As the mom of a transgender child, this is the question I get the most from parents of LGBTQ children and youth. How can they trust that their child is right about their gender? How can they tell if it’s just a phase? How can they trust that it’s not just the latest cool thing to do?
My children have all shown preferences for colors and flavors and types of music and styles of clothes and sports and activities at different stages of their lives. Yet, we question whether we can trust that our child knows they are attracted to a particular type of person. Further, I have known my whole life that I am a woman, I knew I was a girl when I was 5 and again when I was 12 and every year since then. But at what age can we determine is the right age to know someone’s gender? Let’s face it, we question our children knowing who they are because the social implications of our child coming out as transgender or bisexual are far bigger than if my son chooses to play the guitar instead of the cello.
What happens if you trust them?
1. Being a former nurse, my first fear was the medical implications. Changing genders meant hormone therapy and surgery, which sounded barbaric when I felt I had a healthy child. And the first thing that comes to mind with a gay child is HIV/Aids and other sexually transmitted infections. The good news is that we should all be having well-informed sexual education talks with all our children, no matter where they fall on the LGBTQ spectrum. The other good news for parents of gender-creative children is that nothing has to be permanent in the beginning.
Your child can dress as the gender they identify with because it’s only clothes, and a wardrobe can be switched back at any time and any age. If your child is older and flirting with puberty or just entered puberty and it is causing them distress, you can talk to your doctor about puberty blockers. They are reversible, and delaying puberty gives you more time to explore their gender identity. You can ride it out if this is a phase or something cool to do. By the way, the science is very clear that this is rarely a phase, 97.5% of the time, gender-diverse children stay with their social transition.
2. And then we have the social implications. Let’s face it, not everyone in our society is super accepting and enthusiastic about people who are “different.” Trusting that my son was indeed a boy and allowing him to dress like a boy and change his name and pronouns was difficult for him at school and difficult for me with my friends and family. Even if this wasn’t permanent, even if we were riding out a phase, doing so in public is a big commitment to bravery, courage, and authenticity. Sometimes scary experiences are worth it. Ultimately, my son’s mental health far outweighed what other people thought of me.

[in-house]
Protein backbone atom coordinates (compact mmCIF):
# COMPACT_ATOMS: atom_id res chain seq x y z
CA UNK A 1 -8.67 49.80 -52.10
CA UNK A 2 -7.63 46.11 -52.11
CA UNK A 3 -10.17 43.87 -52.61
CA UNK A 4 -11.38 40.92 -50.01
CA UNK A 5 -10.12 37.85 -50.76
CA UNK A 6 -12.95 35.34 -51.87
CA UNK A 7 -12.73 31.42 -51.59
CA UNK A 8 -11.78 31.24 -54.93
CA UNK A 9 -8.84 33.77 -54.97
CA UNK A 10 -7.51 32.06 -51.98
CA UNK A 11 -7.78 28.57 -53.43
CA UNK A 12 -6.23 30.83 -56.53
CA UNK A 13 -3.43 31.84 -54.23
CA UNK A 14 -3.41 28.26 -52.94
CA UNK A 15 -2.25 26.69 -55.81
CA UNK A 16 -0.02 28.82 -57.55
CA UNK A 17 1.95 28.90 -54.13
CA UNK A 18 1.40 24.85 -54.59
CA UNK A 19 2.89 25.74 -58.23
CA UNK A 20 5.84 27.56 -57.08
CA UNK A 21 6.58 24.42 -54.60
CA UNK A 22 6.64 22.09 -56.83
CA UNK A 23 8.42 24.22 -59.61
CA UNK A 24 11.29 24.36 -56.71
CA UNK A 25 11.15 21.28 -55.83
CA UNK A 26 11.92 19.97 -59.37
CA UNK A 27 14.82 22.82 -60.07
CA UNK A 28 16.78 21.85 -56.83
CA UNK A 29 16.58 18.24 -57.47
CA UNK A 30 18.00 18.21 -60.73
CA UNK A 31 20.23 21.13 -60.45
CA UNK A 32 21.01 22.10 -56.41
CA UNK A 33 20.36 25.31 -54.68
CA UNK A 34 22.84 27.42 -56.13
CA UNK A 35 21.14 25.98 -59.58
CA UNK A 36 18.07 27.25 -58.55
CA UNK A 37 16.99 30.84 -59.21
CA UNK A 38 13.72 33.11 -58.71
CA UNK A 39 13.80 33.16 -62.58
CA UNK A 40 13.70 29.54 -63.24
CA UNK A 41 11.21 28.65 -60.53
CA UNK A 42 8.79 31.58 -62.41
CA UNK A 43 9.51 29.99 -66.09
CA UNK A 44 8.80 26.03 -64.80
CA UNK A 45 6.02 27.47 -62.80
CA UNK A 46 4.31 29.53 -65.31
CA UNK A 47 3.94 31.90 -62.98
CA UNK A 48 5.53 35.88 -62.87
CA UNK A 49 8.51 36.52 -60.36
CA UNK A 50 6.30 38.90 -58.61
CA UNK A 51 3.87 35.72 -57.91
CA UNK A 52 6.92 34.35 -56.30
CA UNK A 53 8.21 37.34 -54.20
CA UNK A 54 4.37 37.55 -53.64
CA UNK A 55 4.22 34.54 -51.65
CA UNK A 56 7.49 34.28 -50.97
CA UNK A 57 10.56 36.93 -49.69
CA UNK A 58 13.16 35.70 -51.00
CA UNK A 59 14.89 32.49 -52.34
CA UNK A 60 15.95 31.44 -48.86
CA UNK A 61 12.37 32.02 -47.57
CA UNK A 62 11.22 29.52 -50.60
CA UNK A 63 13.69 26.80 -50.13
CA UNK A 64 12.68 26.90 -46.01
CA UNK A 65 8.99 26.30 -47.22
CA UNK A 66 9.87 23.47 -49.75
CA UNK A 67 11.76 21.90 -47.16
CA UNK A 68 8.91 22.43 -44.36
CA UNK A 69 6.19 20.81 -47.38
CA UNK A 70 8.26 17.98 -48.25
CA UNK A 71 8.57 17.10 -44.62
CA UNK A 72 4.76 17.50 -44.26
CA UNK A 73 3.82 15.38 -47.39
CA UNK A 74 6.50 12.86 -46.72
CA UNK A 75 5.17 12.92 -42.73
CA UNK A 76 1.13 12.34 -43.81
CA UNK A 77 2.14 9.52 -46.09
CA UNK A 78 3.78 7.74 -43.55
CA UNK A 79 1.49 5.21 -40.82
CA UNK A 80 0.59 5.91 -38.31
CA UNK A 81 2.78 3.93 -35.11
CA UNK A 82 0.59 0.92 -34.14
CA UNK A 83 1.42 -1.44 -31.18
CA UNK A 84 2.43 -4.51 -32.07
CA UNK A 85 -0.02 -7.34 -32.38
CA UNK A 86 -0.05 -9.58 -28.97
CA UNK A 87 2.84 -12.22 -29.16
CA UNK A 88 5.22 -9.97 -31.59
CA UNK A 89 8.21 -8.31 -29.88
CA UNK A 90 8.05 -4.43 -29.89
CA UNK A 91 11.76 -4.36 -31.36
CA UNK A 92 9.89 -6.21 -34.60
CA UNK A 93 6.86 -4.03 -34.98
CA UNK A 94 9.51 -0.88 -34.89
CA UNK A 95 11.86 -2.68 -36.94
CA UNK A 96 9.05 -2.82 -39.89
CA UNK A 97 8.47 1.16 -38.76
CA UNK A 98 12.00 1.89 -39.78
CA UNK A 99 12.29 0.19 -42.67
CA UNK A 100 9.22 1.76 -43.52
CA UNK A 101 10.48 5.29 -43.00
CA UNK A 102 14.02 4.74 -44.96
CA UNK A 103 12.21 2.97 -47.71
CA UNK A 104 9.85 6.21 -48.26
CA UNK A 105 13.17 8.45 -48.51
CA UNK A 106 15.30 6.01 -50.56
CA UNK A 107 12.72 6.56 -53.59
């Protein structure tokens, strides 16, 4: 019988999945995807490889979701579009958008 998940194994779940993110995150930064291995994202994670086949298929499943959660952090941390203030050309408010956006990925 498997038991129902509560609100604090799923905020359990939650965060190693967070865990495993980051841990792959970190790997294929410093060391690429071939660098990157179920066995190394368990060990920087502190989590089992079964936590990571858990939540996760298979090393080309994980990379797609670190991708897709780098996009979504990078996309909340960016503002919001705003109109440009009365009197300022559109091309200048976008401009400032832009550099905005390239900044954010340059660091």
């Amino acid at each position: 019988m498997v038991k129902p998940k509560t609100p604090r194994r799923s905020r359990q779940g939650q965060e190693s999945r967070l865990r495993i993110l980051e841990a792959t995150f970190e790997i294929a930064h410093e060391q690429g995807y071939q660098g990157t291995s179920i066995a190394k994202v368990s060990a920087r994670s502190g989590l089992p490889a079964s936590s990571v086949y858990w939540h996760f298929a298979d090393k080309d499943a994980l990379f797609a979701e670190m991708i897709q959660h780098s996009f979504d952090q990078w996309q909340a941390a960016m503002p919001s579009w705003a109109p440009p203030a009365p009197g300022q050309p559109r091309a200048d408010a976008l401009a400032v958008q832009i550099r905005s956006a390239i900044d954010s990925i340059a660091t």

What happens if you don’t trust them?
3. The mental health implications are undeniable. After my child settled down from a relatively short episode of suicidal thoughts, I asked the therapist in the emergency room how I could tell if my son was truly suicidal or just trying to get out of school and away from the relentless bullying he was facing there. Her advice to me was to always believe there is a suicide risk because if we don’t, and he was truly suicidal, we can’t take back our decision to ignore his plea for help.
If you don’t trust that your child knows in their heart that they are a different gender than what they were assigned at birth or that they know who they love, you risk damaging their self-esteem. How would you like to live the rest of your life being told something that is fundamentally true about yourself, that you know to your core has to be hidden and denied? Would you feel depressed, anxious, and live in fear of having that secret show up unexpectedly as you go about your everyday life? Is that the future you want for your child “in case it’s a phase”?
Trust me, trust them.
Of course, I am completely biased. I see the difference in my child since we embraced transition. His school grades are back to excellent, he thrives in his music lessons, he has true friendships, and there is a spark in his eyes that had been dimmed for years. Even though everything we did for his transition for the first two-and-a-half years was reversible, I know in my soul that he was right and that I have a son. His happiness and contentment have been worth the social implications, and I would do it all again. In fact, I am doing it all again.
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